Has the defendant’s DNA come from semen?

 

Microscopic preparation from a vaginal swab stained with semen (400x magnification)

 

The Crown’s forensic report states that semen has been detected and that a DNA profile matching your client has been found.

 

You might assume that the DNA came from the semen.
But that may not always be correct!

 

The reason is that the DNA could originate from another body fluid or cells present in the same area as the semen and therefore any attribution of the DNA profile to the semen present may not be robust.

Semen consists of a fluid (seminal fluid) which contains spermatozoa (sperm cells). Although the DNA profiling process usually includes a step that preferentially extracts DNA from the sperm rather than from any other cells, this is not always 100% effective. In other cases, because the amounts of semen are so low, this preferential extraction step is not used.

 

Attribution opinion in the report or statement

A forensic report should explicitly provide the scientist’s opinion about whether the DNA originated from the semen found. You should expect to see phrasing such as:

“in my opinion the DNA came from the semen found”
 “in my opinion the DNA is most likely to have come from the semen found”
 “in my opinion it is not possible to determine whether the DNA detected originated from semen”

This issue is called DNA attribution, that is, ‘can the DNA be attributed to semen?’ If there is no mention of the DNA attribution in the forensic report, it requires further investigation and challenge by your expert. This is often the situation with Streamlined Forensic Reports (SFR1) which provide a short summary of the findings, largely based on a DNA match.

Similar attribution principles apply to other body fluids. All forensic reports should be explicit regarding the expert’s opinion as to whether any matching DNA obtained from an area of body fluid staining originated from the detected body fluid, for example saliva, blood or semen. This is important because the presence of an individual’s blood, saliva or semen may be evidentially significant in the case context whereas the presence of their cells or touch DNA may not be significant.

Case examples where DNA attribution is relevant

Alleged vaginal intercourse

A strong semen stain was found in the gusset area of the complainant’s underwear. The preferential DNA extraction method was used and a strong male DNA profile was obtained. It is likely that vaginal cells from the complainant would have been present in the gusset area of the knickers.  Therefore, as no DNA matching the complainant was detected, it shows that the separation method was successful. In this scenario, the expert will be confident to give an opinion that  “the DNA came from semen”

Alleged vaginal intercourse by a family member

Very weak semen stains were found on the underwear of the complainant, who is the daughter of the defendant.  No preferential DNA extraction step had been used, so it is not possible to say whether any DNA matching the defendant came from semen or some other type of cells.
Given the defendant and complainant live in the same house, its quite possible that his cells and DNA could have been innocently transferred to her clothing.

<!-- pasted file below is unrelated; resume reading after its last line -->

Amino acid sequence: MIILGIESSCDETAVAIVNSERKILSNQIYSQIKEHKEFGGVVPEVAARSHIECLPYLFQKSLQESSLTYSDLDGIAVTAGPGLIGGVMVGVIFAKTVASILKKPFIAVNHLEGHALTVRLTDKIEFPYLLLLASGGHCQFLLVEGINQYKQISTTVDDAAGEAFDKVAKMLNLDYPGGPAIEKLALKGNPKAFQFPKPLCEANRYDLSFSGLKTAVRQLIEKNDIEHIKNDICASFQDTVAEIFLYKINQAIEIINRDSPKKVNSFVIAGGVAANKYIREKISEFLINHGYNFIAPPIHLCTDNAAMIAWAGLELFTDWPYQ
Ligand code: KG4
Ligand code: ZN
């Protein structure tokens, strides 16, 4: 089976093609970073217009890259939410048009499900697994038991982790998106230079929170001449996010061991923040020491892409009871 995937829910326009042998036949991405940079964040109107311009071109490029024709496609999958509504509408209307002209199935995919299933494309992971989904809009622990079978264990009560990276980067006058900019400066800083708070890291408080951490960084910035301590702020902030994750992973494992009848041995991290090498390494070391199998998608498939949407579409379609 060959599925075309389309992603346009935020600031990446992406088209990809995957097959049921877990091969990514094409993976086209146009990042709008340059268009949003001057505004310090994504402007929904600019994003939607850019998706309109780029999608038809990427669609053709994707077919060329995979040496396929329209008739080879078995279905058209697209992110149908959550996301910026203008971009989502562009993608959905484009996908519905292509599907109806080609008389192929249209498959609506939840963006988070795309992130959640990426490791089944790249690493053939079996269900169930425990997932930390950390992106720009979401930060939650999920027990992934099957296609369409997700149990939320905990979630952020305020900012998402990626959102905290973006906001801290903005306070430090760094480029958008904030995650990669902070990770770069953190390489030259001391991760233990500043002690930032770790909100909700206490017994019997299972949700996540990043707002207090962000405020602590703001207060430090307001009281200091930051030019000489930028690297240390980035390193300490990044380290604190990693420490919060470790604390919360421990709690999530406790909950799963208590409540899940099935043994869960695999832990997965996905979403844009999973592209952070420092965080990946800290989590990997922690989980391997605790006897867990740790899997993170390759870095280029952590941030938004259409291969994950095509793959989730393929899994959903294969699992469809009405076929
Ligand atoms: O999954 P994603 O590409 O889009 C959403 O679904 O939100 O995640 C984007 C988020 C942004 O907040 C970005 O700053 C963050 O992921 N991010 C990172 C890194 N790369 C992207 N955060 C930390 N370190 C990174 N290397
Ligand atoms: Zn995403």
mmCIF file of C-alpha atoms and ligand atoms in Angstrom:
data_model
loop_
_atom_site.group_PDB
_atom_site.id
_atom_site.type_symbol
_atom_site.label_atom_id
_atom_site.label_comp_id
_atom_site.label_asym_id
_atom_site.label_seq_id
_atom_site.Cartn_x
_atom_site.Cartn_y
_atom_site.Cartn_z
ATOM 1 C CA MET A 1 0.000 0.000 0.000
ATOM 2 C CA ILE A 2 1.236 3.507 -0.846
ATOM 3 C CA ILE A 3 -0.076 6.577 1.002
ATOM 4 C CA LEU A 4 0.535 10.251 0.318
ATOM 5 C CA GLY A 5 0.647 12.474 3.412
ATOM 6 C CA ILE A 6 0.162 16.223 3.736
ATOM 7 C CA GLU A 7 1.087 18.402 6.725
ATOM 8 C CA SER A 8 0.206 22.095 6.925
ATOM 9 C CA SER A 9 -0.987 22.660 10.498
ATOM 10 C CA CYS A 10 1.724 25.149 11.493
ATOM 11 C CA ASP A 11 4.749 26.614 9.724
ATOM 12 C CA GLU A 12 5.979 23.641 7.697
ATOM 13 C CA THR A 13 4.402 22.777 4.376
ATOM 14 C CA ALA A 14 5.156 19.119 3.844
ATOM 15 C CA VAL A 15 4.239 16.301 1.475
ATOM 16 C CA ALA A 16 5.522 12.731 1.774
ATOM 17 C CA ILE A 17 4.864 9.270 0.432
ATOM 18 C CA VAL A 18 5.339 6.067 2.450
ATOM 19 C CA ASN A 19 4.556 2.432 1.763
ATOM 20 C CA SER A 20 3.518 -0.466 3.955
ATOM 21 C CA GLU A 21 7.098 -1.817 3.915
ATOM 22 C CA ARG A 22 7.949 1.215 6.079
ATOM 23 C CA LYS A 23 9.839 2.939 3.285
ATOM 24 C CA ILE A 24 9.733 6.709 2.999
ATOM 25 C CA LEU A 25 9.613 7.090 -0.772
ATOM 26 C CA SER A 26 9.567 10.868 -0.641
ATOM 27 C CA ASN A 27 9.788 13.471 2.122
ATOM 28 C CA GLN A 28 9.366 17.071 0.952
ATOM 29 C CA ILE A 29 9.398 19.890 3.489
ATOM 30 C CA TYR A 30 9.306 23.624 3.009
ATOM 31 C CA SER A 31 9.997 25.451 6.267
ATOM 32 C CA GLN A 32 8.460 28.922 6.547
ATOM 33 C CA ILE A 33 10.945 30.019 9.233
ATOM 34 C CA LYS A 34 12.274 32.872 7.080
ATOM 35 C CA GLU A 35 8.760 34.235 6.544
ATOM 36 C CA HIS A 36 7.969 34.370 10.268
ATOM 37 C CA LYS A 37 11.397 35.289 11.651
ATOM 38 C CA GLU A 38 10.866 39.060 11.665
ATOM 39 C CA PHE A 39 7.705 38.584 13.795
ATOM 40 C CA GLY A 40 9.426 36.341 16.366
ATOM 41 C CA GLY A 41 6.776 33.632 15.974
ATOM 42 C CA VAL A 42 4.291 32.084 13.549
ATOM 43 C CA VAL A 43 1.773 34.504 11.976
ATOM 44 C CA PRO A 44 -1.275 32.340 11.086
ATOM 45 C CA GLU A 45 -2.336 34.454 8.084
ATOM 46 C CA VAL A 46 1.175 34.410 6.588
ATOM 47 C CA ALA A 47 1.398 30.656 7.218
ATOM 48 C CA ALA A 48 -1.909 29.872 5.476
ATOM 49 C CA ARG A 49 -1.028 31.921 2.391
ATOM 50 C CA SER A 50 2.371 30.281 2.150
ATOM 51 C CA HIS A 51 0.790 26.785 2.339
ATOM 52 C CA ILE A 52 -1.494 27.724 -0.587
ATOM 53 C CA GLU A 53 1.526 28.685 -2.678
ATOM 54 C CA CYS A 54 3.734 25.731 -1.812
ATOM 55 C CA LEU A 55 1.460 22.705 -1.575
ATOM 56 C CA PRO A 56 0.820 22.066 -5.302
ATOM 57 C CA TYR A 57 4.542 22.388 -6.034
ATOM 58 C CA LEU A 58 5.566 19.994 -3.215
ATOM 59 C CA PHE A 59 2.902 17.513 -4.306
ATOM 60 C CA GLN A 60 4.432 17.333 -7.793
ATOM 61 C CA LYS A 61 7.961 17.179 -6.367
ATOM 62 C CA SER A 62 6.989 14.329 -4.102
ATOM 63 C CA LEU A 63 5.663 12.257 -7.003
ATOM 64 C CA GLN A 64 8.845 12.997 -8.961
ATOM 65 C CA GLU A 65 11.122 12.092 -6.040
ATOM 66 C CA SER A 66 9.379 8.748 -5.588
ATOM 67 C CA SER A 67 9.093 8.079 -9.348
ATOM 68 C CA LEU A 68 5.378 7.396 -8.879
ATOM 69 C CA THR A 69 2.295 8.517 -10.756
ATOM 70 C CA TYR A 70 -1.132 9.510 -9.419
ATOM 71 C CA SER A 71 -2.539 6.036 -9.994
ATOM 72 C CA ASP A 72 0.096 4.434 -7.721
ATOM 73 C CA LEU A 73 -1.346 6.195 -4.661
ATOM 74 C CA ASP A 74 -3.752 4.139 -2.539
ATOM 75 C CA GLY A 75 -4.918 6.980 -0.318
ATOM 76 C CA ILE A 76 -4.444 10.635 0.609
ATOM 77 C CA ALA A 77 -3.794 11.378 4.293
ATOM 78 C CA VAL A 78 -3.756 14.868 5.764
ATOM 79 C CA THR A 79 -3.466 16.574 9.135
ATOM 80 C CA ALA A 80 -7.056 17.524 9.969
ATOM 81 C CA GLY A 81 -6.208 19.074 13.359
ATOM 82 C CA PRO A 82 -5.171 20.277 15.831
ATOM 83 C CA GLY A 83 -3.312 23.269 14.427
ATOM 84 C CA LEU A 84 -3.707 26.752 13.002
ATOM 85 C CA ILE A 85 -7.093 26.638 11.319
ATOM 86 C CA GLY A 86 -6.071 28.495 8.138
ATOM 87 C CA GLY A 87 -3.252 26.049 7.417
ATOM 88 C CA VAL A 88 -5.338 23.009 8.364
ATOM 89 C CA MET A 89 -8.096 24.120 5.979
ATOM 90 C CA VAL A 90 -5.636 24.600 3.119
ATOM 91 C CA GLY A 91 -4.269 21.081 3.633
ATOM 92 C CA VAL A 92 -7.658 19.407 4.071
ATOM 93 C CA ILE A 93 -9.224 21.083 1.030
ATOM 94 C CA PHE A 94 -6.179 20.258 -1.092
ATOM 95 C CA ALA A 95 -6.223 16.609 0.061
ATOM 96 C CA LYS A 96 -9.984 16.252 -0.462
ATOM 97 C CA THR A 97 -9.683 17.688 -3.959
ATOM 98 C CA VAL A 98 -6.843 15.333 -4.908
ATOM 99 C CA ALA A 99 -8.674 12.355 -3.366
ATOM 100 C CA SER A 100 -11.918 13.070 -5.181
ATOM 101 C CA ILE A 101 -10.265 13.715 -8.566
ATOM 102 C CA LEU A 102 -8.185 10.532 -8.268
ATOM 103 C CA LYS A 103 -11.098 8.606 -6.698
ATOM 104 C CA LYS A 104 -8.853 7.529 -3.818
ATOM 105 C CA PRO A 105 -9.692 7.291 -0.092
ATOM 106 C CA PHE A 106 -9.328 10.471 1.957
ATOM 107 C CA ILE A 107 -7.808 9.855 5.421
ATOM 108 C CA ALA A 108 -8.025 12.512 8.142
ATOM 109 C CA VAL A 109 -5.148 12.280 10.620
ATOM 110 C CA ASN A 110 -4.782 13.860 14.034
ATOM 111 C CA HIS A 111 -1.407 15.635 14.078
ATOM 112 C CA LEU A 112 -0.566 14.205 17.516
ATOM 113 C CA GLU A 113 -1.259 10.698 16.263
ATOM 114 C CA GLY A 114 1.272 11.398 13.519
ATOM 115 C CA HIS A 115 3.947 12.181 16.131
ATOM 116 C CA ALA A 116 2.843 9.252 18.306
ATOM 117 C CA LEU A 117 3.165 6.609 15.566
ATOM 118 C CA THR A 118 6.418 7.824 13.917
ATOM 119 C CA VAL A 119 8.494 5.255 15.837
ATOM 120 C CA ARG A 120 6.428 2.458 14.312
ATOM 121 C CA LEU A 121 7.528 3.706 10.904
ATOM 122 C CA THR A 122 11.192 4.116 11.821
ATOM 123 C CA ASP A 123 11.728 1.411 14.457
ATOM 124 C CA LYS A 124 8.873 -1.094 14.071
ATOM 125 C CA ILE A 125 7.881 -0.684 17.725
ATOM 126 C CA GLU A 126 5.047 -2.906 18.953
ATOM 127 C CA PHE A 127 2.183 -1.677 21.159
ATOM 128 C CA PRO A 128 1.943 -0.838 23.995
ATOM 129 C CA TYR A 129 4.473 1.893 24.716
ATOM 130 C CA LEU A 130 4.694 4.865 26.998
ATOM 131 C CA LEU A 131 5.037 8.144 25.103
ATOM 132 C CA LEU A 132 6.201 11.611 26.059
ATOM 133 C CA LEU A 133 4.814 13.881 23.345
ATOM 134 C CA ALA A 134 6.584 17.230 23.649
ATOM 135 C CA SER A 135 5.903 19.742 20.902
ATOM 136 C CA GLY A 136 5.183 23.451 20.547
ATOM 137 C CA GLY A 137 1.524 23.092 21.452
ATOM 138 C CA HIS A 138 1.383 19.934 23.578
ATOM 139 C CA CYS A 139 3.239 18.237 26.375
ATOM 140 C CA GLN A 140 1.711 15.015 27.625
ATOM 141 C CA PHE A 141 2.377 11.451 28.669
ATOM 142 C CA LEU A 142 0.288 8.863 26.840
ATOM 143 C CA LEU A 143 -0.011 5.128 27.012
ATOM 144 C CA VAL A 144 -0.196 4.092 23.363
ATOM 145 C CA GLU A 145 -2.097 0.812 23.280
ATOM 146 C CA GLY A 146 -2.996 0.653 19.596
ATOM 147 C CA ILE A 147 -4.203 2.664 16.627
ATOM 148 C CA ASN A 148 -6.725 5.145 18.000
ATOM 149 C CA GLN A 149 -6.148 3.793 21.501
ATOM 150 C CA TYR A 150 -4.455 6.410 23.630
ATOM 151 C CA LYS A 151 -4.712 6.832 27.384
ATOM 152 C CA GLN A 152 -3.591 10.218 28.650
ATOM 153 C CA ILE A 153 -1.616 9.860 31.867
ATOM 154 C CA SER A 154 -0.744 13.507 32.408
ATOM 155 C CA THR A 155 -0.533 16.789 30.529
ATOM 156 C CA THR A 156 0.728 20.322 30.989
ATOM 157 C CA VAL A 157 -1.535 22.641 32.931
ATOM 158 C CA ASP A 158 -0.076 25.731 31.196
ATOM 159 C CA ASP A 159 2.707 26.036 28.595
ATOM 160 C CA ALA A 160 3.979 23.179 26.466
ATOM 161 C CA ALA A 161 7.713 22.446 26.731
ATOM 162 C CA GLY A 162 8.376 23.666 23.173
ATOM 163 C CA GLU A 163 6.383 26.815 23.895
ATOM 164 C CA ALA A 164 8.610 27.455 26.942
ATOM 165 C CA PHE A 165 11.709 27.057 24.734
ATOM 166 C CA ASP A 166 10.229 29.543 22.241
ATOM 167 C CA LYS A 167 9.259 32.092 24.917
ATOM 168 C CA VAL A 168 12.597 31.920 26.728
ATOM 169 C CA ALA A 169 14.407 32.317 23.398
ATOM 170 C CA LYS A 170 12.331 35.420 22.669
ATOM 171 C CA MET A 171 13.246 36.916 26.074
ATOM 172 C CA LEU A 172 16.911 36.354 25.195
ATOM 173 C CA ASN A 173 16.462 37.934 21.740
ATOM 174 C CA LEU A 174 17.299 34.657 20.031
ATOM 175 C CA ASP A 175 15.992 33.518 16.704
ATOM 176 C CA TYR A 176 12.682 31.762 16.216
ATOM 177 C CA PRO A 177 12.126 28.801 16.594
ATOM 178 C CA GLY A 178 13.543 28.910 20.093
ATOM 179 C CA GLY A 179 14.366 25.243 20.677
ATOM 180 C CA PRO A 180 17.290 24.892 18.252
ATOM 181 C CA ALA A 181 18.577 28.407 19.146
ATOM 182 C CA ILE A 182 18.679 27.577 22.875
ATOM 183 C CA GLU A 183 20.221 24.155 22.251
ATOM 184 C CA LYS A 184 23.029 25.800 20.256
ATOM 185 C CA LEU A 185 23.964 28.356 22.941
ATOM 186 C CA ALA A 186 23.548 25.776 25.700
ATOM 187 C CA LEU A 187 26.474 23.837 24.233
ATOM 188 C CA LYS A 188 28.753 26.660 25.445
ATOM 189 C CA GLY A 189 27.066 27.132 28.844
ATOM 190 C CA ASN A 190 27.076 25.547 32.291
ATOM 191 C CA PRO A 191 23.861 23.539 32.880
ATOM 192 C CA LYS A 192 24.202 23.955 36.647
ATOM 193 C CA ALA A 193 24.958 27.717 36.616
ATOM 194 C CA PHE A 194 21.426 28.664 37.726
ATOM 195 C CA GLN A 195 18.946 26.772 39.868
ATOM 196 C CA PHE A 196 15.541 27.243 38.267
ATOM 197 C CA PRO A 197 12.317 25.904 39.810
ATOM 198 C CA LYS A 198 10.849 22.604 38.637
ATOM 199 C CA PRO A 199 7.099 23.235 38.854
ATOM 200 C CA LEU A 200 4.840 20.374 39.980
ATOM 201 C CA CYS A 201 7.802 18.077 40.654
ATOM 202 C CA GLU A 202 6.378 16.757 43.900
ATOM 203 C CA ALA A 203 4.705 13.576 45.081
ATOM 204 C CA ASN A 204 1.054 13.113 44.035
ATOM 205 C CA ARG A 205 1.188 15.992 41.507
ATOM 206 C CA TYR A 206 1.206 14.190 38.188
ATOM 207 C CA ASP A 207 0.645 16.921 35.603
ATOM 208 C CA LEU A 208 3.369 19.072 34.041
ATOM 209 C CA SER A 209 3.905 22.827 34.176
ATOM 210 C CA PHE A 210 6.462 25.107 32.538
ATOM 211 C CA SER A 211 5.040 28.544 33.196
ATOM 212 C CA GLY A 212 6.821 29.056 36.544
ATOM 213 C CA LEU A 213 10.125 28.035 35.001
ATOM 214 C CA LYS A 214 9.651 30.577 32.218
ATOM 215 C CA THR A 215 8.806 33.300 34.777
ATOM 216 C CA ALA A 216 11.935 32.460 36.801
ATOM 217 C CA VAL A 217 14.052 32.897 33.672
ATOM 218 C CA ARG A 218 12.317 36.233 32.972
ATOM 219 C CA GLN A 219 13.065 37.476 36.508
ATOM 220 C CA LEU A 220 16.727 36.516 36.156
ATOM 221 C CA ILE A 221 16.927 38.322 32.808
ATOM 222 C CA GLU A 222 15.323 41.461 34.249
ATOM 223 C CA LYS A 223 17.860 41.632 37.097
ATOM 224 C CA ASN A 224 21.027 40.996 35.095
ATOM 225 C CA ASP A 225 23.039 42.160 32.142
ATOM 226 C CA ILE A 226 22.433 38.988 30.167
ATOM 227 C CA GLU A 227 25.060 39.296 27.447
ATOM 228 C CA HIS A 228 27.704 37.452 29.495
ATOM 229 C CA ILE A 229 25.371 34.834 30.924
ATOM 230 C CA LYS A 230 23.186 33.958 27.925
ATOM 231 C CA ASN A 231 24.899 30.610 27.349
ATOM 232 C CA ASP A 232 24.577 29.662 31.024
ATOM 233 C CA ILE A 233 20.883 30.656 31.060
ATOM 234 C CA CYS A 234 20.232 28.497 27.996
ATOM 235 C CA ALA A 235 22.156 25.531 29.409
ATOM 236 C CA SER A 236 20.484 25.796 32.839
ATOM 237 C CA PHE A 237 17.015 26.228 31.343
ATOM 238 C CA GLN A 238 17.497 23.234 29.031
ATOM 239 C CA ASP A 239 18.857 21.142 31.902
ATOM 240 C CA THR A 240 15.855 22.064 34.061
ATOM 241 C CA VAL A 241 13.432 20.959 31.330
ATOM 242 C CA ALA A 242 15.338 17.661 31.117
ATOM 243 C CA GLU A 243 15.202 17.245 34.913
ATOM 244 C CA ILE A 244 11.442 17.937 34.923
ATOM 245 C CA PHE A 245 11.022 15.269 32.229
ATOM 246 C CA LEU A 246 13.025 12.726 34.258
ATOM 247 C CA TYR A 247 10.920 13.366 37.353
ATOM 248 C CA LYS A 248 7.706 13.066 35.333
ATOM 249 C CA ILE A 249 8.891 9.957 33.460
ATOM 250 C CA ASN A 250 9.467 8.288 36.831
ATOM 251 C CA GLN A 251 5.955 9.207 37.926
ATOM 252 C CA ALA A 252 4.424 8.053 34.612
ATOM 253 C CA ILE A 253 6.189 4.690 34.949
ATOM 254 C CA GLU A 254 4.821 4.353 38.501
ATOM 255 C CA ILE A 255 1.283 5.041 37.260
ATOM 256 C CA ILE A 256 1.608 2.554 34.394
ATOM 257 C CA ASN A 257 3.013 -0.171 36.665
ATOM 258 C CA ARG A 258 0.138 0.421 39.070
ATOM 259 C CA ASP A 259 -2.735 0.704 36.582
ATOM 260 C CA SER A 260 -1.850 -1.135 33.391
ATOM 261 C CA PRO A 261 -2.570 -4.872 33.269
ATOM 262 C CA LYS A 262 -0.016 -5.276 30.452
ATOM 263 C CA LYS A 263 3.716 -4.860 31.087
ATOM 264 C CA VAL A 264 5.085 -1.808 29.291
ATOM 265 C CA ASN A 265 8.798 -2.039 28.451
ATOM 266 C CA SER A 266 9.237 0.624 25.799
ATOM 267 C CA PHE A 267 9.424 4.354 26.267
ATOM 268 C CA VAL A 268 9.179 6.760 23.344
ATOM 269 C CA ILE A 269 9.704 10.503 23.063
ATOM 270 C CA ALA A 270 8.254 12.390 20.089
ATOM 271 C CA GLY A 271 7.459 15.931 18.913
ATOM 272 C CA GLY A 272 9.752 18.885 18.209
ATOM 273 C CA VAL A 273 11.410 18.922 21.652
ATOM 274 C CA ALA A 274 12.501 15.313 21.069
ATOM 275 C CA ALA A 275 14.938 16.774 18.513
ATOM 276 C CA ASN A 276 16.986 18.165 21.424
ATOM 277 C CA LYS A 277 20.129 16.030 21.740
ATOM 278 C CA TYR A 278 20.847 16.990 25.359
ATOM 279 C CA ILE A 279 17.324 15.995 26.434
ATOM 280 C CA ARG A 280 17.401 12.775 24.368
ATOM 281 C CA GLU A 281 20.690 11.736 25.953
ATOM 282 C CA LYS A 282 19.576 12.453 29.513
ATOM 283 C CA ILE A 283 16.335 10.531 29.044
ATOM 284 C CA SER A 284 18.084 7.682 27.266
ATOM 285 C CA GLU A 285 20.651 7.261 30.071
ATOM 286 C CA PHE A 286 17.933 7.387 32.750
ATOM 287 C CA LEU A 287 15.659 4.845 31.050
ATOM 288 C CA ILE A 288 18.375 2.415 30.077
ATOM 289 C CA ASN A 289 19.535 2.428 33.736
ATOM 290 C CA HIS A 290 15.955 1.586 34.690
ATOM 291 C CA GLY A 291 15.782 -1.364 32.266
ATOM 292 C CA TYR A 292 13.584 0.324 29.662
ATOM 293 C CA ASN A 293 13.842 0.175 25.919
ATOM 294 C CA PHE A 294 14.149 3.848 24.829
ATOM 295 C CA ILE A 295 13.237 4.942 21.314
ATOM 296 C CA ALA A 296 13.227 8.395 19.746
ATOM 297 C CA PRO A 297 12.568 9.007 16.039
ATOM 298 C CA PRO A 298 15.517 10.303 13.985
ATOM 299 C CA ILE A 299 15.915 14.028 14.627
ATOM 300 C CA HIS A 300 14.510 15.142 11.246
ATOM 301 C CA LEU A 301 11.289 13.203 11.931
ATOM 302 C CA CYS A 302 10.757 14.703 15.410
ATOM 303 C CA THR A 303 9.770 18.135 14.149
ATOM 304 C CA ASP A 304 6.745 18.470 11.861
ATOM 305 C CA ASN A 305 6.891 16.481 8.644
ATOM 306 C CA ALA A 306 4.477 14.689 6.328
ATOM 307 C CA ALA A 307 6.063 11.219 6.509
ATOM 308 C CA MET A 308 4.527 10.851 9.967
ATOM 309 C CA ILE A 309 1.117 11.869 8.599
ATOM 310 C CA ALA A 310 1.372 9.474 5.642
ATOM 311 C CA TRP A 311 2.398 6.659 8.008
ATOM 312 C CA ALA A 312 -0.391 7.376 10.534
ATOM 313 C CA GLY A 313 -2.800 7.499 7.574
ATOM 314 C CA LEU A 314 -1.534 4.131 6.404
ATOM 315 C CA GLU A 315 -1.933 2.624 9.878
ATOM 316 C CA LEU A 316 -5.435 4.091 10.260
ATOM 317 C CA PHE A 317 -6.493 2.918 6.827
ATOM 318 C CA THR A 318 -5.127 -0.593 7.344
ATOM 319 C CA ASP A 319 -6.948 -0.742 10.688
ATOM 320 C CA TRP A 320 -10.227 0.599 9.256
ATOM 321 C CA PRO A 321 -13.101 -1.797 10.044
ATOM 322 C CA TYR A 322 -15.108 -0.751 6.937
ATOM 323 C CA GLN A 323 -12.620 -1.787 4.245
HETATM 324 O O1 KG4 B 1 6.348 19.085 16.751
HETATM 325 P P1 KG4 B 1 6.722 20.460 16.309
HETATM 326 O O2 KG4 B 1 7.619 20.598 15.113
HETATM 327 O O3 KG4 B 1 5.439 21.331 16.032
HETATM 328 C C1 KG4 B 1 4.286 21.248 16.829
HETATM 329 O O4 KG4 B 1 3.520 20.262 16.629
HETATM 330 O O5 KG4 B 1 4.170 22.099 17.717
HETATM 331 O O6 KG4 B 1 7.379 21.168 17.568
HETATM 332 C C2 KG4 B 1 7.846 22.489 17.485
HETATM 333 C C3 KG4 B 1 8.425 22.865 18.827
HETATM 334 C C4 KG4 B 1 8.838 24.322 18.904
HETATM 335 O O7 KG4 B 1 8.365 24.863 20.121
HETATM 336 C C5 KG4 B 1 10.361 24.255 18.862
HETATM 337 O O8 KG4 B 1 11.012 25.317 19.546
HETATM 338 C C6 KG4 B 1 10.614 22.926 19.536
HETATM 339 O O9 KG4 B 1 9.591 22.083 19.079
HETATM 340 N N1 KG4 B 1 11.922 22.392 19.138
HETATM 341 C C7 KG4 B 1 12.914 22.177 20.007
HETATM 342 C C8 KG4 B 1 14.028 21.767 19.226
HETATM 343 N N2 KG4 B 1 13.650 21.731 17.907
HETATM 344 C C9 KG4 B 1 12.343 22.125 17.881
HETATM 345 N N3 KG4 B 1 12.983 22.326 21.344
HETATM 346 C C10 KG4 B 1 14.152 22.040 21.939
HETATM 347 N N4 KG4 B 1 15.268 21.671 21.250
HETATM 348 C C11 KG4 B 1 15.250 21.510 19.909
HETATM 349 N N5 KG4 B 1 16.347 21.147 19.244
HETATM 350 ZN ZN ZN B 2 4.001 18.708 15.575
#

The expert should therefore opine that “it is not possible to determine whether the DNA matching the defendant came from semen” and give further comment to explain  that given they live together, it is reasonable to expect a transfer of DNA as a result of their social situation.

Alleged vaginal intercourse and digital penetration

A weak semen stain containing small numbers of spermatozoa was detected in the gusset of the complainant’s underwear.  The preferential DNA extraction step was used and DNA profiling gave a result which could be due to a mixture of DNA from the complainant and the defendant.

The presence of DNA matching the complainant must be from her cells and shows that the separation step has not been entirely successful.  This means that some or all of the DNA matching the defendant might be from cells (rather than from the spermatozoa present).

The final interpretation will depend on the relative strengths in the result of the DNA components matching the defendant and the complainant. If the DNA components matching the defendant were much stronger than those matching the complainant, the expert’s opinion may be that “the DNA components matching the defendant are most likely to have come from semen”. Alternatively if they were weaker than those matching the complainant, the conclusion may be that  “it is not possible to determine whether the DNA came from semen”.

What to consider  when challenging DNA evidence at court

  • Is the forensic report explicit about whether the DNA profile matching your client can be ‘attributed’ to semen?
  • Is it significant to your case that semen with a DNA profile matching your client is present?
  • Is just the presence of matching DNA significant (regardless of whether it came from semen, cells or another body fluid), or were there ‘legitimate’ opportunities for a DNA transfer?
  • Could the semen have been transferred innocently via an intermediate surface or an action other than sexual intercourse? Has the forensic report considered this?

Such issues require expert investigation and opinion – our experts at Forensic Context  have a high level of specialist forensic knowledge and expertise in these areas.

Please phone or email us and we can provide you with early advice.